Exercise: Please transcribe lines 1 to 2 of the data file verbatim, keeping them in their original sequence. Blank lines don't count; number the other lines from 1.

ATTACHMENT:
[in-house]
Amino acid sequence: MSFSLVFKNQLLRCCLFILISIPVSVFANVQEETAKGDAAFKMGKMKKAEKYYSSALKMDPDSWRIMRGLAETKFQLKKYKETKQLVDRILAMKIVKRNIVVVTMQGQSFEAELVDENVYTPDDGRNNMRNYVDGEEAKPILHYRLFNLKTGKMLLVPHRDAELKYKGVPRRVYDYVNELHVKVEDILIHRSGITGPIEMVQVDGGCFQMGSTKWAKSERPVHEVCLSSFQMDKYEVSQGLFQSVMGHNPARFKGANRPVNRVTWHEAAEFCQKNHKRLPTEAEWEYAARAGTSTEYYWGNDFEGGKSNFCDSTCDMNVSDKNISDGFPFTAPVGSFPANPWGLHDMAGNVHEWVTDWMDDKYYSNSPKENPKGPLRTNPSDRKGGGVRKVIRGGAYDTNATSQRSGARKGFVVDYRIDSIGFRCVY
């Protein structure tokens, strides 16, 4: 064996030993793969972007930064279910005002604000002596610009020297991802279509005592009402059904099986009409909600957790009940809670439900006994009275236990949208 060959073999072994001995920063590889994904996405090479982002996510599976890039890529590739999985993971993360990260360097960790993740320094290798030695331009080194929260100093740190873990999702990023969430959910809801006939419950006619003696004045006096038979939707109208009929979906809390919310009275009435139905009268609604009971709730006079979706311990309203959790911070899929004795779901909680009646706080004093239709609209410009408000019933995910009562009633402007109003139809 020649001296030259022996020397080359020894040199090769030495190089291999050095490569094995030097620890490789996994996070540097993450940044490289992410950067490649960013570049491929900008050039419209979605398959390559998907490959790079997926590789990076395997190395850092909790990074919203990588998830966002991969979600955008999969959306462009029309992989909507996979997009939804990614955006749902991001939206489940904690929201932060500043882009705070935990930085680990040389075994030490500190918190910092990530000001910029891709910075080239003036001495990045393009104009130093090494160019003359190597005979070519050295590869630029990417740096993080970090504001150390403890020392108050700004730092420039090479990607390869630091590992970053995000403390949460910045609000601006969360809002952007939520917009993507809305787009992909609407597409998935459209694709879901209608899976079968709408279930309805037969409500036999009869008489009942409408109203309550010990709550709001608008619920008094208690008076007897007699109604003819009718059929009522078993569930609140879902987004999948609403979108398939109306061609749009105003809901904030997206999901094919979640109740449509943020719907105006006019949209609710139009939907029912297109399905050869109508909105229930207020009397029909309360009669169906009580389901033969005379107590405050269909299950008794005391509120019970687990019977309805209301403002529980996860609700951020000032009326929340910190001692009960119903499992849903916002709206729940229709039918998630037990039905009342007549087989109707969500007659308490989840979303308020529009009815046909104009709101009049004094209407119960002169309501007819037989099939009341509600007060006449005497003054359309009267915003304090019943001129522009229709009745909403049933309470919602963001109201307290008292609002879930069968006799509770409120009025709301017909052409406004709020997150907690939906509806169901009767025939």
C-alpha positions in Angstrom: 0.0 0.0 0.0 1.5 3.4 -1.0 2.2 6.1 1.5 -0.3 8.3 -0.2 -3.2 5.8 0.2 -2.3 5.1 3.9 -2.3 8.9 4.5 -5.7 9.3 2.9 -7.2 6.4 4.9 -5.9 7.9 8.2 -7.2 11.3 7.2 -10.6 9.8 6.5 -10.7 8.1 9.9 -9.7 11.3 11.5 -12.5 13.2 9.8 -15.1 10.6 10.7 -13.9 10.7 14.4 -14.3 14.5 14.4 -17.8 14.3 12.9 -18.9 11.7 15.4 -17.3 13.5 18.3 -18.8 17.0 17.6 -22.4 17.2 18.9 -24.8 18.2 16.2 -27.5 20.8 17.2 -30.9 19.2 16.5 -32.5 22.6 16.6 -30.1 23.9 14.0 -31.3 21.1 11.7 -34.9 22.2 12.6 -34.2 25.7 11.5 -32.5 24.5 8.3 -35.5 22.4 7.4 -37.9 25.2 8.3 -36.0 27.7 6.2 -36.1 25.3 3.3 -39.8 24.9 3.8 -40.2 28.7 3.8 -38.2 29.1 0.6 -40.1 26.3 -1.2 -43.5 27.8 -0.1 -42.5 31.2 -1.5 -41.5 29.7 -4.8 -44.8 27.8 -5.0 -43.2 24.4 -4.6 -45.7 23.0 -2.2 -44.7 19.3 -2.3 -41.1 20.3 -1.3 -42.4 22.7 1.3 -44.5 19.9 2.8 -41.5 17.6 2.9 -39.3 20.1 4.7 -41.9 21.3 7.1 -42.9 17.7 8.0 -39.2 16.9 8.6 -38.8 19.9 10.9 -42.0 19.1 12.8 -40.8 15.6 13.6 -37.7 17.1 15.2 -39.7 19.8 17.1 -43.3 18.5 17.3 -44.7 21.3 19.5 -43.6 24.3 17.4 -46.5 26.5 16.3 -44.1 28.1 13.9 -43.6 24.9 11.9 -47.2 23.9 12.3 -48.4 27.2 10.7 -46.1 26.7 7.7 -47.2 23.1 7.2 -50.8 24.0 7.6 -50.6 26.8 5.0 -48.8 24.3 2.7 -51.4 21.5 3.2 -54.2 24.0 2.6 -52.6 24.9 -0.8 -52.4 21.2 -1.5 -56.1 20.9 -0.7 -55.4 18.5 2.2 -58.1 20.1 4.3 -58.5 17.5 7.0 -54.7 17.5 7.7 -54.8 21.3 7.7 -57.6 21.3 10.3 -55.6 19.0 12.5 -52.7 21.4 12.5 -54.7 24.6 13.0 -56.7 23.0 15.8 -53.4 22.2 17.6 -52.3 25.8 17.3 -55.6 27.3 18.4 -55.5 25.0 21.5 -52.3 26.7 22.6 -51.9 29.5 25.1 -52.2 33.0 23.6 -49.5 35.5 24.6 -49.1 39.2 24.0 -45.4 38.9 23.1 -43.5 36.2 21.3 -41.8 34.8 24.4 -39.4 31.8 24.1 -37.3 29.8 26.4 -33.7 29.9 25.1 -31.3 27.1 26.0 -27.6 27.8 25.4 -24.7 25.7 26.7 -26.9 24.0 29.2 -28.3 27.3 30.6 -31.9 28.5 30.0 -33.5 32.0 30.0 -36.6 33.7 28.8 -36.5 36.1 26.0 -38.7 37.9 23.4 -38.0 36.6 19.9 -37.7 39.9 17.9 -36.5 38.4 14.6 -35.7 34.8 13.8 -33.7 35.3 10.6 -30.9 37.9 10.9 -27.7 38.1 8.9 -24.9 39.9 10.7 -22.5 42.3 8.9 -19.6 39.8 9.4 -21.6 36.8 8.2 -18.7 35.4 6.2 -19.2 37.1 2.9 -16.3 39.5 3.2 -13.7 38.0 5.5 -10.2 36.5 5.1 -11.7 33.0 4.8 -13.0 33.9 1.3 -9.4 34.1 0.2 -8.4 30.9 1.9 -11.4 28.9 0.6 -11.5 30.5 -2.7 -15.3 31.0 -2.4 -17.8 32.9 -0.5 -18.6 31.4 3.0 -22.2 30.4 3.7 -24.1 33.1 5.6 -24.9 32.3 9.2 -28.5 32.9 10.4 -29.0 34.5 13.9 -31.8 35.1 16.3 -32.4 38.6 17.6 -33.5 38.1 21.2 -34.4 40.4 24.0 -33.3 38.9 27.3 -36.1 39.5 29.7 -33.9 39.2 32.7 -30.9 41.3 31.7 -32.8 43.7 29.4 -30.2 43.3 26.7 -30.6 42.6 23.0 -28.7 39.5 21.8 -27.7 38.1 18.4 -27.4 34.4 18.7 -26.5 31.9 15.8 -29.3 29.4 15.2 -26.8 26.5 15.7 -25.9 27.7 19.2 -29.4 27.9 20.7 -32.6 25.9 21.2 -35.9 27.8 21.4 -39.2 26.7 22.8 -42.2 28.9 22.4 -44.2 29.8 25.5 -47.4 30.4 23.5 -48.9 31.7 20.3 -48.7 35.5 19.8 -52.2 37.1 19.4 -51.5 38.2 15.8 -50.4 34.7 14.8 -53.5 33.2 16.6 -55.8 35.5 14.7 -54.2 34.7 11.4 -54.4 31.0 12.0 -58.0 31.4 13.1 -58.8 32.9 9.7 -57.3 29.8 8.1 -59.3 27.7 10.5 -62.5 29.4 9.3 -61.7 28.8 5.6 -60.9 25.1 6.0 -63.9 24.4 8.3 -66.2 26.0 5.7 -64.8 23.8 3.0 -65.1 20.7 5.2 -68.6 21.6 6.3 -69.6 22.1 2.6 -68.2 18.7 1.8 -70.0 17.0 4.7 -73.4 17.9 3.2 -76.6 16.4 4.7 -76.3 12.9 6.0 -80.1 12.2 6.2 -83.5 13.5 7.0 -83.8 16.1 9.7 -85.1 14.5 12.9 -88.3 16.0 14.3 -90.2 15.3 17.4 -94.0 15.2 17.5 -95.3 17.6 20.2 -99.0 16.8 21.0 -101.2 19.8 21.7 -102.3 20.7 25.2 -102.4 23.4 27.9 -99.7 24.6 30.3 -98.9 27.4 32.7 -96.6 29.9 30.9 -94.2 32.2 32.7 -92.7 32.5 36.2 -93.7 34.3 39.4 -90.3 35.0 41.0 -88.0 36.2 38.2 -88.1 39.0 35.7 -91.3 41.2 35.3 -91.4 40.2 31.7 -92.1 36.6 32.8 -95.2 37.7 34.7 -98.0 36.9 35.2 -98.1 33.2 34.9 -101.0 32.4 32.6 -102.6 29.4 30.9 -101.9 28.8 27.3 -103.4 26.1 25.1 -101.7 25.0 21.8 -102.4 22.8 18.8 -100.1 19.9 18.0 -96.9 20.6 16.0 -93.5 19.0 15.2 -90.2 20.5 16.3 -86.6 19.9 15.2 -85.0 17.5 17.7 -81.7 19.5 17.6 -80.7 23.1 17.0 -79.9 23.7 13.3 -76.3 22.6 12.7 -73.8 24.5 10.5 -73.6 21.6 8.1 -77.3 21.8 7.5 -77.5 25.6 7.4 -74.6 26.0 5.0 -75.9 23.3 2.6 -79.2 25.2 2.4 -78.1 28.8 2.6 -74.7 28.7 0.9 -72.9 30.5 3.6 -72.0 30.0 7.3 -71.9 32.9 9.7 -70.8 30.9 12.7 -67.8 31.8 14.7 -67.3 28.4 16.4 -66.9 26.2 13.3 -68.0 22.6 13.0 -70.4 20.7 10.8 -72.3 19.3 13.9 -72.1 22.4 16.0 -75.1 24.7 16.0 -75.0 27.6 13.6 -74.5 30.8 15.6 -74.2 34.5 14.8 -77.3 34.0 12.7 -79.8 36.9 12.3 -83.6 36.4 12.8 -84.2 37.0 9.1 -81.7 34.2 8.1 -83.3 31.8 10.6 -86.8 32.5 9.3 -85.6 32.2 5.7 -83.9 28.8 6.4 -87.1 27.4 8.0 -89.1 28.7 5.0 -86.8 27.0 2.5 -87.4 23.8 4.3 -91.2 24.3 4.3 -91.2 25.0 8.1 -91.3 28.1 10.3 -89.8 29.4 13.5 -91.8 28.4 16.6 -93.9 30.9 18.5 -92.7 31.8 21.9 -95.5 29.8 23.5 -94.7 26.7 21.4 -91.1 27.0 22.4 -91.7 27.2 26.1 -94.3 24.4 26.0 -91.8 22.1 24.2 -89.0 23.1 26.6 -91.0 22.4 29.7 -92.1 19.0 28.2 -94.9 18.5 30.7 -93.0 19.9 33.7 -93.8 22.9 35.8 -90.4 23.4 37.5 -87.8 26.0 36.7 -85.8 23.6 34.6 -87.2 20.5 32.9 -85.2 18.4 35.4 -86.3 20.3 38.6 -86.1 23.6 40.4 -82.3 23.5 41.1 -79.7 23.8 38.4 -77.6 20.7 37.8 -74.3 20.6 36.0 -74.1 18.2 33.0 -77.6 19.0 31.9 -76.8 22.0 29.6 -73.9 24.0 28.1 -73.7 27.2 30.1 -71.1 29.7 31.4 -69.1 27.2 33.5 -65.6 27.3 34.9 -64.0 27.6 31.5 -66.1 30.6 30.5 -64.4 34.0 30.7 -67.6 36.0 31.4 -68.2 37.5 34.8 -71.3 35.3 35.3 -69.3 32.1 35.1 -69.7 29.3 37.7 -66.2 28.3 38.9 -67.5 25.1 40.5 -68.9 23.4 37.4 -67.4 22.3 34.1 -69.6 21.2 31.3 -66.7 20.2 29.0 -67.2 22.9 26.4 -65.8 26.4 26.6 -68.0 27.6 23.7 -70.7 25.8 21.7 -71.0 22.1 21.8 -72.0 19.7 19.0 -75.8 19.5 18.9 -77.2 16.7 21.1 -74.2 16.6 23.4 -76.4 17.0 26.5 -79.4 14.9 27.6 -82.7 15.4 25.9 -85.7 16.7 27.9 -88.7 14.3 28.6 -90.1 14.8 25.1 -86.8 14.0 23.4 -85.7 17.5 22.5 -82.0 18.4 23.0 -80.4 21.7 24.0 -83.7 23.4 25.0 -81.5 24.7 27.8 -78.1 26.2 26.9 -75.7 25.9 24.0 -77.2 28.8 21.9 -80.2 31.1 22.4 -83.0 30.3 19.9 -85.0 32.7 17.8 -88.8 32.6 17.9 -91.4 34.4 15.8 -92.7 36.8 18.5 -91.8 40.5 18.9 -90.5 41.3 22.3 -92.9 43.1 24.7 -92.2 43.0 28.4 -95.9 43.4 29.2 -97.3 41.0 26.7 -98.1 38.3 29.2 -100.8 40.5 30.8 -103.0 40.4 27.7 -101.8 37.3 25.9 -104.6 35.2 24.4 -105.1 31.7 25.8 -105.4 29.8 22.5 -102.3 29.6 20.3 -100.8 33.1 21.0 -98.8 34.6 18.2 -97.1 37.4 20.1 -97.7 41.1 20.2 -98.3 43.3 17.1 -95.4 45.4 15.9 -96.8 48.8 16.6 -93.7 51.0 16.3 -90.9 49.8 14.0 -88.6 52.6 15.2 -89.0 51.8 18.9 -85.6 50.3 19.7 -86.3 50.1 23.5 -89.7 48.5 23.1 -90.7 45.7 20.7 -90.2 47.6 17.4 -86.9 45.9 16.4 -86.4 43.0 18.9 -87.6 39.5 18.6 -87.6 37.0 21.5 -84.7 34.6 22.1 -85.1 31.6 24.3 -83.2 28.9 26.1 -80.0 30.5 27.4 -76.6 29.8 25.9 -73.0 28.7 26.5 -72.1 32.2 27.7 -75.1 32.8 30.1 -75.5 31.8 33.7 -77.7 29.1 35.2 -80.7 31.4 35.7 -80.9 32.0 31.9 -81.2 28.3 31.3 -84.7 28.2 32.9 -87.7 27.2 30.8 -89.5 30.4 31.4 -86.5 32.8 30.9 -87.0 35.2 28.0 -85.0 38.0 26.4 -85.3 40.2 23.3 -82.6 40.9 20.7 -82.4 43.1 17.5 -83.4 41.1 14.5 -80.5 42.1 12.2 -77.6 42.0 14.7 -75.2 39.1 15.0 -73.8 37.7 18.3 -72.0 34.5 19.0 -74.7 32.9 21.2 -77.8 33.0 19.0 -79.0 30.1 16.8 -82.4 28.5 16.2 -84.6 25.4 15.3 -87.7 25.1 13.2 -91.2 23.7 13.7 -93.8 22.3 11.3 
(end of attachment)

[in-house]
Amino acid sequence: MSFSLVFKNQLLRCCLFILISIPVSVFANVQEETAKGDAAFKMGKMKKAEKYYSSALKMDPDSWRIMRGLAETKFQLKKYKETKQLVDRILAMKIVKRNIVVVTMQGQSFEAELVDENVYTPDDGRNNMRNYVDGEEAKPILHYRLFNLKTGKMLLVPHRDAELKYKGVPRRVYDYVNELHVKVEDILIHRSGITGPIEMVQVDGGCFQMGSTKWAKSERPVHEVCLSSFQMDKYEVSQGLFQSVMGHNPARFKGANRPVNRVTWHEAAEFCQKNHKRLPTEAEWEYAARAGTSTEYYWGNDFEGGKSNFCDSTCDMNVSDKNISDGFPFTAPVGSFPANPWGLHDMAGNVHEWVTDWMDDKYYSNSPKENPKGPLRTNPSDRKGGGVRKVIRGGAYDTNATSQRSGARKGFVVDYRIDSIGFRCVY